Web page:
12 Financial Habits for an Early Retirement in Paris
When I was 7-years-old, my wise grandmother gave me some advice. "Mary," she said, "If you buy property when you are young, you can have anything you want when you are old." At that age, all I could think about was an unlimited amount of ice cream and beautiful illustrated books.
As I grew older, went to college, got married and started my career as a college professor at San Diego State University, I never forgot Grandma Hackett's advice. Throughout my life I've combined her wisdom with other financial guidelines.
I learned that paying rent is flushing money down a toilet. You receive no tax credits. You build no equity. Your first purchase won't be your dream home but it can be a first step towards it. Even in today's economy, I believe buying is preferable to renting.
My former husband and I lived on one salary and invested the other in small mountain cottages in Idyllwild, California. When we parted amicably 10 years later, we divided four pieces of property. I parlayed mine into more property.
Balancing instant gratification with deferred gratification
Grandma was a practical woman who was generous but never wasted money. Even though she was raised before we had credit cards, she would not buy anything on credit unless it gained in value (property), added to her ability to earn a living or could be paid in thirty days.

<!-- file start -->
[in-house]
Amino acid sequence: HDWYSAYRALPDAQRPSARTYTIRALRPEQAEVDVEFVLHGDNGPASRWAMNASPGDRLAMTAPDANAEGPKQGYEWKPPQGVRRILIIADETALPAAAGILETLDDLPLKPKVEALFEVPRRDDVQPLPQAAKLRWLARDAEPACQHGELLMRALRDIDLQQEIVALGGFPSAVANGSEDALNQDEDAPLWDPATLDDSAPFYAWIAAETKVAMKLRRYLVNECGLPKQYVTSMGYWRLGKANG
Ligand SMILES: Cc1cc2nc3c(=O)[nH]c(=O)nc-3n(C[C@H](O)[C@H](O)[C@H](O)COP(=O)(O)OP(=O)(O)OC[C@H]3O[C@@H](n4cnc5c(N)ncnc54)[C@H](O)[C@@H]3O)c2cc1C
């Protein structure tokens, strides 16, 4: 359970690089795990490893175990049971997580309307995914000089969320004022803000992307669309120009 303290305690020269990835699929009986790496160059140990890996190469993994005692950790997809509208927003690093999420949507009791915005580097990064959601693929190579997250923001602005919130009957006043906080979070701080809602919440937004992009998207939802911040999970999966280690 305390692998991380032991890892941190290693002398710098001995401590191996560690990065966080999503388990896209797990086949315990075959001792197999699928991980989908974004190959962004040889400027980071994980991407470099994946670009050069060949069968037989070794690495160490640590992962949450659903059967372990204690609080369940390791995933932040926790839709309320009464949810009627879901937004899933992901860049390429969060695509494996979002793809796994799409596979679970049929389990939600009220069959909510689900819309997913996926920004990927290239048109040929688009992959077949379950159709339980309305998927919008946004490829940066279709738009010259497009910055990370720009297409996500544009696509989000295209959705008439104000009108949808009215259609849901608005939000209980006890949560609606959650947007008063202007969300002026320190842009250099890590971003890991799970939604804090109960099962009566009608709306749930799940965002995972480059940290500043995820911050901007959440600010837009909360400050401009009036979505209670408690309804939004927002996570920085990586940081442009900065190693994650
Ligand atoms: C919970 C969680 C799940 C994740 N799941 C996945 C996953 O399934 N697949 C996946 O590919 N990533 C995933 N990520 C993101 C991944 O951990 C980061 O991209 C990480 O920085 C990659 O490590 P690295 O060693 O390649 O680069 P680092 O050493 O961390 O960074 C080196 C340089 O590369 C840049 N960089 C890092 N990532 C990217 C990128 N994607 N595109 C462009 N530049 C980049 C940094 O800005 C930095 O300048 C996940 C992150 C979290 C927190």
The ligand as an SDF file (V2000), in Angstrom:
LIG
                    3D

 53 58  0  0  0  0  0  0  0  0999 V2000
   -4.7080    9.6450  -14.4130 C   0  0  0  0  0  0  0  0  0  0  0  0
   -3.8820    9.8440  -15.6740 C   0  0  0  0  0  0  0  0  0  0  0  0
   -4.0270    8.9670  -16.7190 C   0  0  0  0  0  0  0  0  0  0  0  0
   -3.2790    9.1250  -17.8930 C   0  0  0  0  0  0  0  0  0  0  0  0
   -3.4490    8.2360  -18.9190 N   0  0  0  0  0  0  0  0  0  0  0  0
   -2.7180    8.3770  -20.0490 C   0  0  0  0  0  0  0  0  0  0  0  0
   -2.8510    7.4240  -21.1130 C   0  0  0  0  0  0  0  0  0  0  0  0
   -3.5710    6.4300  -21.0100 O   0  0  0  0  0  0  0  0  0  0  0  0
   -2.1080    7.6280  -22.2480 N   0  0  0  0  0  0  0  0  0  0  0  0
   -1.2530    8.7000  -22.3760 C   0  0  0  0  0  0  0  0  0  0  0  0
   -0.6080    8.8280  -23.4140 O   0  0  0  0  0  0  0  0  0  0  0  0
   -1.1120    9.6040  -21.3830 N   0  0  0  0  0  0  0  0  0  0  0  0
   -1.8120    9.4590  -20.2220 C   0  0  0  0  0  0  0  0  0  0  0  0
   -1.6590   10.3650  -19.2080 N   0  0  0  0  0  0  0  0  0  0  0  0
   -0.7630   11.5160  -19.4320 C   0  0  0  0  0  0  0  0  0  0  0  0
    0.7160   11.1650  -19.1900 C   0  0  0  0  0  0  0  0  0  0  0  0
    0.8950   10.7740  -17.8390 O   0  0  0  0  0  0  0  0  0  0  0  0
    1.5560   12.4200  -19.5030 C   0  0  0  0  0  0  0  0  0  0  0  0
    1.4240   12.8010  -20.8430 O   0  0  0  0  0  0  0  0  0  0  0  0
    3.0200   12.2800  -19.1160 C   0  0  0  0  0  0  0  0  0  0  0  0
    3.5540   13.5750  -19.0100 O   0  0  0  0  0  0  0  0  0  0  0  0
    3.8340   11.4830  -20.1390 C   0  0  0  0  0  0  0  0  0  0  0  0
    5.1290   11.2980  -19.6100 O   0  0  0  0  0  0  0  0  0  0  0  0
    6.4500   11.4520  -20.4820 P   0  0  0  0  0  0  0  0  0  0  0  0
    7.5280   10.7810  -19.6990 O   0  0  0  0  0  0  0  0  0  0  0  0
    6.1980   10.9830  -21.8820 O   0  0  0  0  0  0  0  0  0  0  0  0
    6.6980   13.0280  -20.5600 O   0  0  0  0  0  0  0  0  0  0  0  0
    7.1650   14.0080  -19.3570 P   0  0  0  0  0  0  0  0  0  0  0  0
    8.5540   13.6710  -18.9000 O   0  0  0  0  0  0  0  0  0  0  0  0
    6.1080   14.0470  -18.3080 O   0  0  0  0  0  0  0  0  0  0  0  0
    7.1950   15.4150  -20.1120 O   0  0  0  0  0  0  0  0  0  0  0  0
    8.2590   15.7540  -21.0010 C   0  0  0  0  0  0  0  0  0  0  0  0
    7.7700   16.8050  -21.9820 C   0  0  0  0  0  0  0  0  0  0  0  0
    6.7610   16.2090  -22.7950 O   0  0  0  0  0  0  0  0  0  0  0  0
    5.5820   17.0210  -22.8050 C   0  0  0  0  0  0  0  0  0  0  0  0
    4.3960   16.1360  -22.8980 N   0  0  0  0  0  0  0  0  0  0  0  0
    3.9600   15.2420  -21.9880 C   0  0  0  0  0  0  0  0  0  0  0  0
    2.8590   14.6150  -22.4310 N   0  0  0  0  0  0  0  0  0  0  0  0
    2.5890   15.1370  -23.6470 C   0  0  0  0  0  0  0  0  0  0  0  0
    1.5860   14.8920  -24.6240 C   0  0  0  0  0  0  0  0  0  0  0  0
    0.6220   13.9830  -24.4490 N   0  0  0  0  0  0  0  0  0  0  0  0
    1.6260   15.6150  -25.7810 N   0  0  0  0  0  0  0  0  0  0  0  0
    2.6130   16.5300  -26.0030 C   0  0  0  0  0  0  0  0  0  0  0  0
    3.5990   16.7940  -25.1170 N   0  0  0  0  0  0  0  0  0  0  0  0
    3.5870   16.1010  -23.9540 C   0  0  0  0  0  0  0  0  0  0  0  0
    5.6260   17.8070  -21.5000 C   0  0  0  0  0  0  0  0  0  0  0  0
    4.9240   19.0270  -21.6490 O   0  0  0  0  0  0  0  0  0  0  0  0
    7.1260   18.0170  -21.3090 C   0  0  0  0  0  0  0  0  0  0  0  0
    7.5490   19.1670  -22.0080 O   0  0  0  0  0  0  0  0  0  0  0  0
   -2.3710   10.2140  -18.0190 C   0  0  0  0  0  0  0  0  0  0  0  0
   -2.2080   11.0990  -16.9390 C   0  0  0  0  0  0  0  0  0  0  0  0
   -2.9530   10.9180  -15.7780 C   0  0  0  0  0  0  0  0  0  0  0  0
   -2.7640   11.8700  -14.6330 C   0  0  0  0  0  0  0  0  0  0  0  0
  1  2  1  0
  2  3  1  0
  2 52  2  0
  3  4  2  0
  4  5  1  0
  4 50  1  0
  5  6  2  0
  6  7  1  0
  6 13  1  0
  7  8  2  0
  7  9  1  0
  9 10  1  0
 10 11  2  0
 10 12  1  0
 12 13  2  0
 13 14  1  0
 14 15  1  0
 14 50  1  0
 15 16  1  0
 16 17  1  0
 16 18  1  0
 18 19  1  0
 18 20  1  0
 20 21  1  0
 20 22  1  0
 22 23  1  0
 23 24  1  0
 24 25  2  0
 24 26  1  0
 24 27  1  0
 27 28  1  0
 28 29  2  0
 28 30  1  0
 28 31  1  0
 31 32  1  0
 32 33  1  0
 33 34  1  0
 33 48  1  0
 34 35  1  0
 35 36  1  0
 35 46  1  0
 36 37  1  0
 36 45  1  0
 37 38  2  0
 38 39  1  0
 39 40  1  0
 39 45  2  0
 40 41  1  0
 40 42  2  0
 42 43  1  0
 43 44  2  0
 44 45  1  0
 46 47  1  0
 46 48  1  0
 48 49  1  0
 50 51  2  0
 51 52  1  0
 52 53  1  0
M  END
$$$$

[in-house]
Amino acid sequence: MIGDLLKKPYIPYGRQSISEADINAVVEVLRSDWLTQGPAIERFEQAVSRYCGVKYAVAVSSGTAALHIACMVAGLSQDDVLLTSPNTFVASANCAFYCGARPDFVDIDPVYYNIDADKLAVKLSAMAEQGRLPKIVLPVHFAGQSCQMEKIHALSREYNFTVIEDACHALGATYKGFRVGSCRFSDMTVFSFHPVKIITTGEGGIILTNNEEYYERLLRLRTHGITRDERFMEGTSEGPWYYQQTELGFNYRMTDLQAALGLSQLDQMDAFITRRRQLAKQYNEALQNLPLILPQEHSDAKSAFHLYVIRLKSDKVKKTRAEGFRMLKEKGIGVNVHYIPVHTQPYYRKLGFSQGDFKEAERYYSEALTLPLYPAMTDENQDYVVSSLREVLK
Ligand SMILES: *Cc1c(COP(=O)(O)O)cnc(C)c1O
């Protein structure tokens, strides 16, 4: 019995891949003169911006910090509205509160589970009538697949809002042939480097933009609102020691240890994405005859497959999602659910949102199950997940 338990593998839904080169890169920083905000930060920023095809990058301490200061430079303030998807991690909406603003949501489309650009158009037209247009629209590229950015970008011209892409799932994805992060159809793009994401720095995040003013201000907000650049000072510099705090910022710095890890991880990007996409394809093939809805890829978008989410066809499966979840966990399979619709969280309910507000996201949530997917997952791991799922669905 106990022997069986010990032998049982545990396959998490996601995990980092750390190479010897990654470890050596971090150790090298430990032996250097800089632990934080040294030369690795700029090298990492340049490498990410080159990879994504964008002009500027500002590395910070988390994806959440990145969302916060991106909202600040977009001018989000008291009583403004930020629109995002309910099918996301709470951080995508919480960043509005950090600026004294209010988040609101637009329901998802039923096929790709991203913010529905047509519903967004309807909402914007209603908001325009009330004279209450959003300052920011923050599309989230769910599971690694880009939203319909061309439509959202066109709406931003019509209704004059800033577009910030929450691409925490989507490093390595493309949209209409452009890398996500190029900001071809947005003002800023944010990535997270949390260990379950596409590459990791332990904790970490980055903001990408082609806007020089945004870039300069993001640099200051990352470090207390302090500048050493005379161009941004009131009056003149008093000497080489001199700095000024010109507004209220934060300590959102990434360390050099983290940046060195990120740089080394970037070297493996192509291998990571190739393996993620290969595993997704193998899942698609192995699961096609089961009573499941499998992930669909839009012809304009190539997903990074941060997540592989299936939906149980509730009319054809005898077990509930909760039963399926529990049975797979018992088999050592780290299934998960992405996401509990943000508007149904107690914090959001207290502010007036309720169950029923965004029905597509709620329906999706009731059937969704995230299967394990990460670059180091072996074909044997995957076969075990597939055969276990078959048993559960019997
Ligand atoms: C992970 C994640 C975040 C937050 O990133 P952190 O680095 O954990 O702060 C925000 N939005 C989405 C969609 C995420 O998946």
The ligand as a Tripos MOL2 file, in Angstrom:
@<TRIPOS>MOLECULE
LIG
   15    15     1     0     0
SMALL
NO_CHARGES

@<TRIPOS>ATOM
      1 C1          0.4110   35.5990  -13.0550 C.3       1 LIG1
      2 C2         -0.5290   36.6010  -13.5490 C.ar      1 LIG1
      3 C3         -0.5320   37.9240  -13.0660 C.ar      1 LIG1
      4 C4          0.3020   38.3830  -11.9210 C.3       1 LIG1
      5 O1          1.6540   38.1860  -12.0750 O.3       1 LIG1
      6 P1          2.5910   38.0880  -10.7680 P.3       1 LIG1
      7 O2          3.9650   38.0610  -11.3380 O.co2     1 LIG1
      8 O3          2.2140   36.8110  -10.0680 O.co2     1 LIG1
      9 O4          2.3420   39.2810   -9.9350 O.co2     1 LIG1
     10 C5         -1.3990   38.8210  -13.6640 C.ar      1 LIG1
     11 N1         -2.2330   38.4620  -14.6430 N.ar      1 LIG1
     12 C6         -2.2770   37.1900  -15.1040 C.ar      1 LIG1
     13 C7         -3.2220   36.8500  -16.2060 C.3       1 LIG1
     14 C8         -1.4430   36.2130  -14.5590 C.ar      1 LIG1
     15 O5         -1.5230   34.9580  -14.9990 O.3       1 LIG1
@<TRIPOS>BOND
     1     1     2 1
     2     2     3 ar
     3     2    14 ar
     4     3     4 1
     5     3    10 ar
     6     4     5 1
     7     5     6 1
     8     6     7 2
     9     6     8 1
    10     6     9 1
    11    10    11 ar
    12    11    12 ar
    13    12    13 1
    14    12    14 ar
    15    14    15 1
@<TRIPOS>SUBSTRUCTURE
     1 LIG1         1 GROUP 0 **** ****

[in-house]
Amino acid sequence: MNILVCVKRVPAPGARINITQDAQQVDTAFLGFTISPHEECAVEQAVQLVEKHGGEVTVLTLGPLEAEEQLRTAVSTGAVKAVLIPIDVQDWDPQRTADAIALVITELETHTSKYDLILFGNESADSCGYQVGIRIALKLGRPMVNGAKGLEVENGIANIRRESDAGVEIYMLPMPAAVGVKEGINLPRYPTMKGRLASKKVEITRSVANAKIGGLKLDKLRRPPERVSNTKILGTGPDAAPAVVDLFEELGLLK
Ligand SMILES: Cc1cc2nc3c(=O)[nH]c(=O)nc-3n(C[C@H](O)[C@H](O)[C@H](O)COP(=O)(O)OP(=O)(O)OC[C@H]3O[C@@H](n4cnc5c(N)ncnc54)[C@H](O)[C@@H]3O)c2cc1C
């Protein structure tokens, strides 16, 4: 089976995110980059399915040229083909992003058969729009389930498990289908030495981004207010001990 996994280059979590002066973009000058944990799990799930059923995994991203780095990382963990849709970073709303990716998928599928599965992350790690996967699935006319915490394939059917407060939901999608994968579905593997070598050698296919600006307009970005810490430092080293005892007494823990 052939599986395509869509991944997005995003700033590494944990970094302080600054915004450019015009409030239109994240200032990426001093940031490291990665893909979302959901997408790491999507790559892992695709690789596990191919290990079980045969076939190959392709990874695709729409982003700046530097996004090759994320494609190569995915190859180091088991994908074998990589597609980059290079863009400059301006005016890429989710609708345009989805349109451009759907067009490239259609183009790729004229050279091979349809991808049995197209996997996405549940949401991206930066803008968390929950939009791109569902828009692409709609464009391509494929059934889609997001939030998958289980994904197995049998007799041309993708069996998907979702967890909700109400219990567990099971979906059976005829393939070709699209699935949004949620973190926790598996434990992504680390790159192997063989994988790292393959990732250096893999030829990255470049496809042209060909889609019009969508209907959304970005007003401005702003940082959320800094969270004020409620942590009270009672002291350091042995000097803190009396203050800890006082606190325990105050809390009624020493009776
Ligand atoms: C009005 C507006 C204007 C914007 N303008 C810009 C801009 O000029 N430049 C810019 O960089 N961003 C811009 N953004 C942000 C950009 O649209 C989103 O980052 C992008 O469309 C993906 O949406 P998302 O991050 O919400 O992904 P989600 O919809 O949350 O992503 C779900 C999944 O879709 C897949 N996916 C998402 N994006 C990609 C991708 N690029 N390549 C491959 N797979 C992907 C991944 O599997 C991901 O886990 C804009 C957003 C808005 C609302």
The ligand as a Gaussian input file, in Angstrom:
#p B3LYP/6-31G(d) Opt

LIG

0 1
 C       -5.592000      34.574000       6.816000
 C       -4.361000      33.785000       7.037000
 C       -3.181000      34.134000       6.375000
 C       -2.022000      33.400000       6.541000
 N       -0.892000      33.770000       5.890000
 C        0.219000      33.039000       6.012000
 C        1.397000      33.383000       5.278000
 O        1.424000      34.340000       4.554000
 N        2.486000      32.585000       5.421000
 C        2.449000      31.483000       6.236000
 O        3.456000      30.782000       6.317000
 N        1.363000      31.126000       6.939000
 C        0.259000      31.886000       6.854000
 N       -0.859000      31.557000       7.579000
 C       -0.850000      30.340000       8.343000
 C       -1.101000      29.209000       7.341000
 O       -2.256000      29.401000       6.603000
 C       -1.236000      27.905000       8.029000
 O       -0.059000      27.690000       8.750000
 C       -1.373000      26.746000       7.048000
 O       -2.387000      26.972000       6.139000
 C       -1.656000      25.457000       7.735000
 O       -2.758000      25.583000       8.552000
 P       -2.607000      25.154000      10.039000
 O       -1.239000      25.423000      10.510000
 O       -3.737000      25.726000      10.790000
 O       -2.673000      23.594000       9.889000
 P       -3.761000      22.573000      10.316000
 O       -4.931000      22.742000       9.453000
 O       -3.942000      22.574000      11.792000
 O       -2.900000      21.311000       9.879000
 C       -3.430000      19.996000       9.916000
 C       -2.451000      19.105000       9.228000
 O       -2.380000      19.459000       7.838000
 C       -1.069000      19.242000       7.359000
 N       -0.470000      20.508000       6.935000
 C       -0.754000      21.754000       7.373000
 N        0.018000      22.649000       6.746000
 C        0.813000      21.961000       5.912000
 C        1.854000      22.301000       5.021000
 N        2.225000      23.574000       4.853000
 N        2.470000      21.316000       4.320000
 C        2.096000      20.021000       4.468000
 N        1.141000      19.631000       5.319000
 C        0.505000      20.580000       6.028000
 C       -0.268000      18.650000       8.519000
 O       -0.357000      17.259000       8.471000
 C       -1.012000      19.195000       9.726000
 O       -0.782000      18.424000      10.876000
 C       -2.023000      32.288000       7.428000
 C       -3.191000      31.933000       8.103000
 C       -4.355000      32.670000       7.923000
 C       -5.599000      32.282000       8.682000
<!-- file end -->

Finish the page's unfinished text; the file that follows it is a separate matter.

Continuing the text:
That is hard to do when you need a new car for work. But do you need a new BMW when a smaller less expensive car will do? Is that new dress or suit really necessary? Perhaps a scarf or tie will give you a new look.
Before I pay for something on a monthly basis such as cable TV, I multiply that by 12 months. How much is it costing for the year? Do you really want to pay $200 a month or $2,400 a year to watch television? Over five years that's $12,000. In 10 years, you get the picture. That money is a significant step towards financing a life in Paris. One thousand dollars will purchase a ticket to France.
Grandma Hackett, who was widowed with four young children, also said that if you are going to have children, you should be able to financially care for them. Divorce, death, unemployment, a financial crisis can place the responsibility on you.
The home you buy today may help finance your life in Paris. I rent my home in California and it pays for my living expenses. This is called a "twofer." Another "twofer" is asking how you can help your career and facilitate your dream. Will learning French enhance your job opportunities? That's a "twofer?
Avoid energy leaks
Do not blab to all of your friends that someday you are going to live in Paris. You may change your mind. Be a person of action not words. Don't be in a position of explaining to your friends why you changed your mind. It's self-defeating. Only tell people who will be supportive of you living in Paris.
Learn from the masters
Even though Grandma Hackett didn't have any advice about Paris, other people did. What advice do they have for you? Ask them to introduce you to their friends in Paris. Even their elderly aunt can aid your transition to the City of Light. A friend gave me a letter of introduction to the late George Whitman, the owner of Shakespeare and Company Bookstore. Twenty years later I am still meeting new people and attending their literary events.